[ATTACH=CONFIG]190257.vB5-legacyid=713[/ATTACH]I first heard Gregg Gillis’ (a.k.a. [URL=”http://en.wikipedia.org/wiki/Girl_Talk_%28musician%29″]Girl Talk[/URL]) work late last year after the release of his latest album, [URL=”http://en.wikipedia.org/wiki/All_Day_%28album%29″]All Day[/URL]. I thought it was a lot of fun, certainly clever, definitely not the usual DJ fare. I downloaded a copy for free, as well as Feed the Animals (which I don’t think is quite as good), and threw them in my car’s CD player. When I did a little more research and found that GT was coming to Lupo’s, I got tickets for me and the Ms. so we could have a rowdy night out. Having never been to Lupo’s, heard almost nothing about Gillis’ live act, and not having paid to go to a live music show in probably three years I went into the evening ready for almost anything.
[URL=”http://www.lupos.com/”]Lupo’s Heartbreak Hotel[/URL] is a very interesting venue. Spacious interior, a balcony that doesn’t get in the way of the rest of the venue (although I never once looked up to see how much actually being on the balcony might suck), well situated bars, multilevel seating and standing room with retro discotheque decor, professional security folk, and nice little seating areas around the sides. Amenities for a road house looked good: plenty of points in the ceiling, spacious backstage, and two large control positions on the floor just in front of the balcony lip, house left for audio and house right for lights. Eight elements a side of what looked like JBL VerTec 4888, with a Soundcraft MH3 at FOH (a console I have always had a crush on), and 3 big double 18 sub cabinets per side. The rig certainly had enough get up and go for this show. The hangs looked high enough to get the whole balcony and the downstairs well, and there were some promisingly beefy looking under balcony fills halfway’ back which I never heard. I chose to experience the show from just behind FOH, for convenient proximity to the bar and in hopes of fewer pushy ravers. Hard to judge sound quality from a show like this, but it sounded to me like they were using some homebrew processing on the arrays. It sounded fine, but it was a little more “raw” than I know VT4888 can be. The venue is also badly in need of some front fills, which didn’t affect me at all but the first 10′ of audience was probably not getting much off the mains. That aside, I’d be happy to mix or see a show there, it seemed like a pretty cool venue to me.
Of the two openers I saw, the one that went on just before GT’s set was worth watching. I know I was there to see a guy play a laptop, but I only wanted to see [I]one[/I] guy play a laptop. The openers were just more of the same and, while the last was entertaining, I am thankful at least that their levels were kept around 90. Walk in music, I suppose, although the opener that was on when we arrived had a drummer with him which was a nice touch. I know this is a little hypocritical, I don’t think people complain much about “too many four piece rock band openers for the four piece rock band I went to see”, but I think the mashup DJ genre is perhaps a little more strained.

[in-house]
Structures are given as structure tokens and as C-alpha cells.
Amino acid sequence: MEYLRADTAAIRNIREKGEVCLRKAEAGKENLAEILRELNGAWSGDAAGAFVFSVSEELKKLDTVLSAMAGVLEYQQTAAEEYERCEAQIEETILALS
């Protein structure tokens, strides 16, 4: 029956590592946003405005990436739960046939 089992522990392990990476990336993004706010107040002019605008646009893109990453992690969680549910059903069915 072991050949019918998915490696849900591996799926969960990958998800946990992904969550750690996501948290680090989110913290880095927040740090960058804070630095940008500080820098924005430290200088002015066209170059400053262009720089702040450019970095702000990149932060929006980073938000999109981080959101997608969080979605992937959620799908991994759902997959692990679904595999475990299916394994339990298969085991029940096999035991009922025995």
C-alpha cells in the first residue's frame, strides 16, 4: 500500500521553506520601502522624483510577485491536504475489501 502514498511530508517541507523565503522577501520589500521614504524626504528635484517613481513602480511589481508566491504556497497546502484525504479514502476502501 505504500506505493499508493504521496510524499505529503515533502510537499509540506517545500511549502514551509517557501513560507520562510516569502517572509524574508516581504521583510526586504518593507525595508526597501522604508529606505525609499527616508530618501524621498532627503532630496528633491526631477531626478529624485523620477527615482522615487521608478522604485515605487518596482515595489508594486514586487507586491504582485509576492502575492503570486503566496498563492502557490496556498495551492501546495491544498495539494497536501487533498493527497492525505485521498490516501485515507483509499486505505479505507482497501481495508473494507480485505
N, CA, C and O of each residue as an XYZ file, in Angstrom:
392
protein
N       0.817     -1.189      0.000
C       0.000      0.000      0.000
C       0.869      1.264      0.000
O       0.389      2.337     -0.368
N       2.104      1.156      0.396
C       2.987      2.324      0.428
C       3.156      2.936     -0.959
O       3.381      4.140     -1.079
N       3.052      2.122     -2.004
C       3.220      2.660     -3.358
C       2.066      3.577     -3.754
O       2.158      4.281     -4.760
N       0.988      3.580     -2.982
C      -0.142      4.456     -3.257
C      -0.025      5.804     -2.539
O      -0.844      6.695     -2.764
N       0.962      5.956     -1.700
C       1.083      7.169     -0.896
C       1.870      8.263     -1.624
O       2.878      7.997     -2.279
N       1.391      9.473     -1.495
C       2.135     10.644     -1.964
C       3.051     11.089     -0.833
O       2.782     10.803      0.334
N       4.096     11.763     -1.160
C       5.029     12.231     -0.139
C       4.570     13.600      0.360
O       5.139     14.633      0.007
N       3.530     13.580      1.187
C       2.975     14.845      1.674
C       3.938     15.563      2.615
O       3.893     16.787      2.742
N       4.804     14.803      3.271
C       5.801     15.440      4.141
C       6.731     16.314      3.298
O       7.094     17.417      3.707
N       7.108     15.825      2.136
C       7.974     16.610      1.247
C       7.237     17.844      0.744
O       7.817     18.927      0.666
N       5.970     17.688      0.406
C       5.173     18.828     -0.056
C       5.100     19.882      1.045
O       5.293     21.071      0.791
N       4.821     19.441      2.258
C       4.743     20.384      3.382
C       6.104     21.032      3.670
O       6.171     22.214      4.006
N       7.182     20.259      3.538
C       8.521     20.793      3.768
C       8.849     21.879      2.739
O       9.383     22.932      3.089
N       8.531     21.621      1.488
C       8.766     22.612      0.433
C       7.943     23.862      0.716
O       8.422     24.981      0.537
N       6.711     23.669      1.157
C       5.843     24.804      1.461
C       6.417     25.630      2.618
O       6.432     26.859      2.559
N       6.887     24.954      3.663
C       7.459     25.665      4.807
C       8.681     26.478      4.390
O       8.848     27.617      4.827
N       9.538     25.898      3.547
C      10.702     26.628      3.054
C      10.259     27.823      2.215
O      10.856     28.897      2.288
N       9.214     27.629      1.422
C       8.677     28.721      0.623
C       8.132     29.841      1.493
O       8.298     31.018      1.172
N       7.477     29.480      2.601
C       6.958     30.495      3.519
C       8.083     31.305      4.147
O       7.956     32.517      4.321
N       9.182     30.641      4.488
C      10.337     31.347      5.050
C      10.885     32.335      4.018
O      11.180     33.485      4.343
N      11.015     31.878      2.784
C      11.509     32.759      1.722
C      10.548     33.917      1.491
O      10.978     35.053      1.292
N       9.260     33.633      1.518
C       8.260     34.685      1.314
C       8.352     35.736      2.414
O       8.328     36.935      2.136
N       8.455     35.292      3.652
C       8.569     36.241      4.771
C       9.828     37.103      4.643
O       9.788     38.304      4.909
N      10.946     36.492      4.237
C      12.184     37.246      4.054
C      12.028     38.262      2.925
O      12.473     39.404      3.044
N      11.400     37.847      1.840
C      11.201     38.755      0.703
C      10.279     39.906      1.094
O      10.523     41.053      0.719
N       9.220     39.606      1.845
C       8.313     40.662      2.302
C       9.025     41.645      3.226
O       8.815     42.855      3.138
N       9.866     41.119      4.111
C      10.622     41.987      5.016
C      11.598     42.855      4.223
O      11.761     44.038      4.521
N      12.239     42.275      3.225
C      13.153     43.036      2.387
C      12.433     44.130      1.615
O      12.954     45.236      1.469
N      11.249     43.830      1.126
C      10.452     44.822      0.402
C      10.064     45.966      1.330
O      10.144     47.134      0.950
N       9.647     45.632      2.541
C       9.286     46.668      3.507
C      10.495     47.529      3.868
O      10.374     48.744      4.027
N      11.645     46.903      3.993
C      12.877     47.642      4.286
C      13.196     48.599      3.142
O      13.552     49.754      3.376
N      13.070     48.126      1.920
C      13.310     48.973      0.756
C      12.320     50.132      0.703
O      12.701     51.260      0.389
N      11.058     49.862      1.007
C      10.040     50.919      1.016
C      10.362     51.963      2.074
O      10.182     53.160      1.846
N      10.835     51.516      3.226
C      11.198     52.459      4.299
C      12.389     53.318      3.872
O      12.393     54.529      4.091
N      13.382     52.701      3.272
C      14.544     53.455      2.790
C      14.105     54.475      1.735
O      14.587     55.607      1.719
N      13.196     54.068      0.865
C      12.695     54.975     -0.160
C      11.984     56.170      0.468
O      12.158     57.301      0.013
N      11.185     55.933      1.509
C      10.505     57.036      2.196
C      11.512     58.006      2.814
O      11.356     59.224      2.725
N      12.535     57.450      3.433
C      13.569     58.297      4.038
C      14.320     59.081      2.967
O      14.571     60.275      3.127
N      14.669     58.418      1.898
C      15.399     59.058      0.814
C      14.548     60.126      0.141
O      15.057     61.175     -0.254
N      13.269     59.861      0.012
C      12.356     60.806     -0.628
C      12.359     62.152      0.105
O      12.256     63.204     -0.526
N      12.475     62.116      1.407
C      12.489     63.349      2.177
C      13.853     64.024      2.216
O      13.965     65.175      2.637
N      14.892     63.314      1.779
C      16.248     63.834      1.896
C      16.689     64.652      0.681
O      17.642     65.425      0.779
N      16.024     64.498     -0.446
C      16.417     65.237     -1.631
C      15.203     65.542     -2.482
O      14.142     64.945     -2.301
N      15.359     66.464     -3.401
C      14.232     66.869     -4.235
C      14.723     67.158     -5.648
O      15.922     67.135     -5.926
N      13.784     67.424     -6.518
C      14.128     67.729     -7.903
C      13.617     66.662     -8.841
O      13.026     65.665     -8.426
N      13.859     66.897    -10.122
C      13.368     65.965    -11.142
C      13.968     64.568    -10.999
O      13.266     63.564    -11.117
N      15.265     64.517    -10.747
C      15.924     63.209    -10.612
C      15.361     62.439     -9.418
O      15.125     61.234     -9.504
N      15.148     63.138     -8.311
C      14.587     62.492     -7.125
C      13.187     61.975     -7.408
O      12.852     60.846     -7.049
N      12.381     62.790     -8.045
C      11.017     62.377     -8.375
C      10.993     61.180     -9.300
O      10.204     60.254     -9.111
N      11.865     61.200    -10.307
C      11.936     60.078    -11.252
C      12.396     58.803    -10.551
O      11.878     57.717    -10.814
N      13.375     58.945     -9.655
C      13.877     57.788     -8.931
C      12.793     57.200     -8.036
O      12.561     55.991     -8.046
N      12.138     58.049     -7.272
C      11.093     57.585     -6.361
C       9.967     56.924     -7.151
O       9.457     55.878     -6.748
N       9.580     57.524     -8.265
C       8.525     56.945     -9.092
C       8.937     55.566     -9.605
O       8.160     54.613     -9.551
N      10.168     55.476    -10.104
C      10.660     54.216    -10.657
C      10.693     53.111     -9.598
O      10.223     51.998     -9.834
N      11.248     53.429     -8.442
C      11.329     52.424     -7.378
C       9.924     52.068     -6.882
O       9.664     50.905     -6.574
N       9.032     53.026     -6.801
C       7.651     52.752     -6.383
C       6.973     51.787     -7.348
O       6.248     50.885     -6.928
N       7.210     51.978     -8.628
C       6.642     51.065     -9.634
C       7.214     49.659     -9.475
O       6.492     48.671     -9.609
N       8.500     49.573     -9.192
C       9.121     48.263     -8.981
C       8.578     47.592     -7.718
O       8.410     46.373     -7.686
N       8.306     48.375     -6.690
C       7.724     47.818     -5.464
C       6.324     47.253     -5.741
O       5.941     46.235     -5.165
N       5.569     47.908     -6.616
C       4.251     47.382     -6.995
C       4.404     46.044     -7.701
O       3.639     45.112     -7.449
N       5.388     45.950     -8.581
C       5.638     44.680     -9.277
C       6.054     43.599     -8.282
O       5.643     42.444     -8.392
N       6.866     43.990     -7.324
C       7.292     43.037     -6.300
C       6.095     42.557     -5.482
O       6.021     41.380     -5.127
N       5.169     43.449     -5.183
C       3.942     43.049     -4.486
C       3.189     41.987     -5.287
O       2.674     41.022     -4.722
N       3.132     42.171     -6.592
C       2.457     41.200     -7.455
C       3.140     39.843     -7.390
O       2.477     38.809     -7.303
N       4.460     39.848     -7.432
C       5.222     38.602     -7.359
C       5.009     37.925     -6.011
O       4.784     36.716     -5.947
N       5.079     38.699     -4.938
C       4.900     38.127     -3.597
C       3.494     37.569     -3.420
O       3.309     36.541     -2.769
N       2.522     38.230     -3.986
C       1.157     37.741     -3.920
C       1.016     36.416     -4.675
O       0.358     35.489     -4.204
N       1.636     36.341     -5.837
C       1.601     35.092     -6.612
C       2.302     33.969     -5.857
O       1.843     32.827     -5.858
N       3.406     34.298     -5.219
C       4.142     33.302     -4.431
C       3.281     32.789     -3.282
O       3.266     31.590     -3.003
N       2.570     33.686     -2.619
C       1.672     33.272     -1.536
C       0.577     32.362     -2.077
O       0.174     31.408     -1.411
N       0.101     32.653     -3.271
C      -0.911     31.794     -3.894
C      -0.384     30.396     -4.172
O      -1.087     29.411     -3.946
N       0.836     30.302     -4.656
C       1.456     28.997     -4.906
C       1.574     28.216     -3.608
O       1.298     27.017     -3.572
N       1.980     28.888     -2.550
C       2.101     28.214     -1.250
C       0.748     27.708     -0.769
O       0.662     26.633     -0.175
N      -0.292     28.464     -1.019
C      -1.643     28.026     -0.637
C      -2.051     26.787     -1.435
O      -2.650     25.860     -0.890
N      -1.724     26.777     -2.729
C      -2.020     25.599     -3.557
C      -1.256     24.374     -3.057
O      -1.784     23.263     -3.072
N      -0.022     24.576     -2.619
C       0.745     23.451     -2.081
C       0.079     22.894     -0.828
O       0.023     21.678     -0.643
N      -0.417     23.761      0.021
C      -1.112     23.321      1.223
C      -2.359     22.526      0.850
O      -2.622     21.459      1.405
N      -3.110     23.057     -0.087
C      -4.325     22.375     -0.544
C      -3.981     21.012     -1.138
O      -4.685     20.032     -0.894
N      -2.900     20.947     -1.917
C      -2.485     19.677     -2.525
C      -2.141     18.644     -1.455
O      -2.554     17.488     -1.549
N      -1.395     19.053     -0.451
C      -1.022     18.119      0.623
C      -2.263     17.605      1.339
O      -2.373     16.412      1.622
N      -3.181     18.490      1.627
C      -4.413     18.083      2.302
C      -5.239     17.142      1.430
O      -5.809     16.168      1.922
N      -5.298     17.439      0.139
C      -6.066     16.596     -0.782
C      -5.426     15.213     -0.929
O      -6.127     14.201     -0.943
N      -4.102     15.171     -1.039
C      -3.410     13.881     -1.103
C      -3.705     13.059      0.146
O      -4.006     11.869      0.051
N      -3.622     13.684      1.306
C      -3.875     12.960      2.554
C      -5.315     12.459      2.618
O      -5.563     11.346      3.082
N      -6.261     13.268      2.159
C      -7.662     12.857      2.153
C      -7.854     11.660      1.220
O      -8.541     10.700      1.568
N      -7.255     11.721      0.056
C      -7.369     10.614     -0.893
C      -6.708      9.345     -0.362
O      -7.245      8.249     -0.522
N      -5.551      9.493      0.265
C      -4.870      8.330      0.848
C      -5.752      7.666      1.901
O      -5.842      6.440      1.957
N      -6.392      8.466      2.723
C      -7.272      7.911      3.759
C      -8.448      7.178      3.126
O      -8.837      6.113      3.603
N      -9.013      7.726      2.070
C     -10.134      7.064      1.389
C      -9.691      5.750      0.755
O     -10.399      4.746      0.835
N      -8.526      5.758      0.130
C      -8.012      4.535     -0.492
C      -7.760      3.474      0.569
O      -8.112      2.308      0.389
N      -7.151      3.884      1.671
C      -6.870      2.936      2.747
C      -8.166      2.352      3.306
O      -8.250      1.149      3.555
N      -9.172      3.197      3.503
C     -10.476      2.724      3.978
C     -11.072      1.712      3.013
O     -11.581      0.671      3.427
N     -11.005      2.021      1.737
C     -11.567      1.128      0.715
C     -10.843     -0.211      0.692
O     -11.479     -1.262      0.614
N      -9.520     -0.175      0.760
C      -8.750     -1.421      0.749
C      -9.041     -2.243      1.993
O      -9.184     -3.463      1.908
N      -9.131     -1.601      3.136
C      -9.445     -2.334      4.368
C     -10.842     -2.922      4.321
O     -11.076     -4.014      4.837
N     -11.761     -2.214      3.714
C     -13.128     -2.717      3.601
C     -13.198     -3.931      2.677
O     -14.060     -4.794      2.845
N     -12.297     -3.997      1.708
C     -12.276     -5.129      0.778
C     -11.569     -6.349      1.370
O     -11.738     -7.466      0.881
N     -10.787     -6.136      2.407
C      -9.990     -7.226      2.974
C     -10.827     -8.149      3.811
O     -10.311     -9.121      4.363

How do you take one guy playing a laptop and make a whole show out of it? Million dollar light show is how. VERY well done light show, really kept the energy up, extremely impressive video wall that was being drawn on live by some artist at FOH, and then halfway through the show it got even more impressive when lighting broke out the wall full of movers [I]behind[/I] the skeletal video wall. Assorted balloons, confetti cannons, and other toys helped highlight the high points of the set.
Here’s a shaky video I found with a quick search to show you what I’m talking about, I was probably about 25′ behind this guy.
It was a really fun show, and Gillis played for almost three hours. Thankfully SPL levels were reasonable, mostly around 95 with some bumps up into the 100 range for very high energy sections of the set. I left with some threshold shift but no ringing, it was nice to not feel uncomfortable about my ears throughout the evening. Watching who I assumed to be GT’s engineer babysit two faders for the entire set was amusing, it looked like Gillis pretty much ran the show from on stage. I don’t know what apparatus he’s using to weave samples and tracks together but it sounded pretty seamless to me, and audio quality stayed good the entire evening with little harshness or obvious heavy compression, either dynamic or perceptual à la MP3. I try very hard to not be a critical audio nerd when I go out to a show that isn’t mine, and it was easy to pull off at this event.
What Gillis did play for those three hours was recognizable to anyone who’s thrown All Day on their car stereo a dozen times or so, but also different. He drew from some older material as well, and at no point did I feel that he was just playing back the album, live. It was especially fun to hear hooks from All Day re-mixed with other elements from the album in new and interesting ways, and watch him keep his playback in tune with the audience. After midnight, he played a 20 minute encore of completely bespoke mixes that really helped cap off the evening.
If you are interested in this kind of music and in hearing a really excellent DJ play “live-ish” music, catch Girl Talk when they come to a venue near you. I had a great time and, at $22 a ticket, it was even cheaper and more fun than monster trucks a few weeks ago.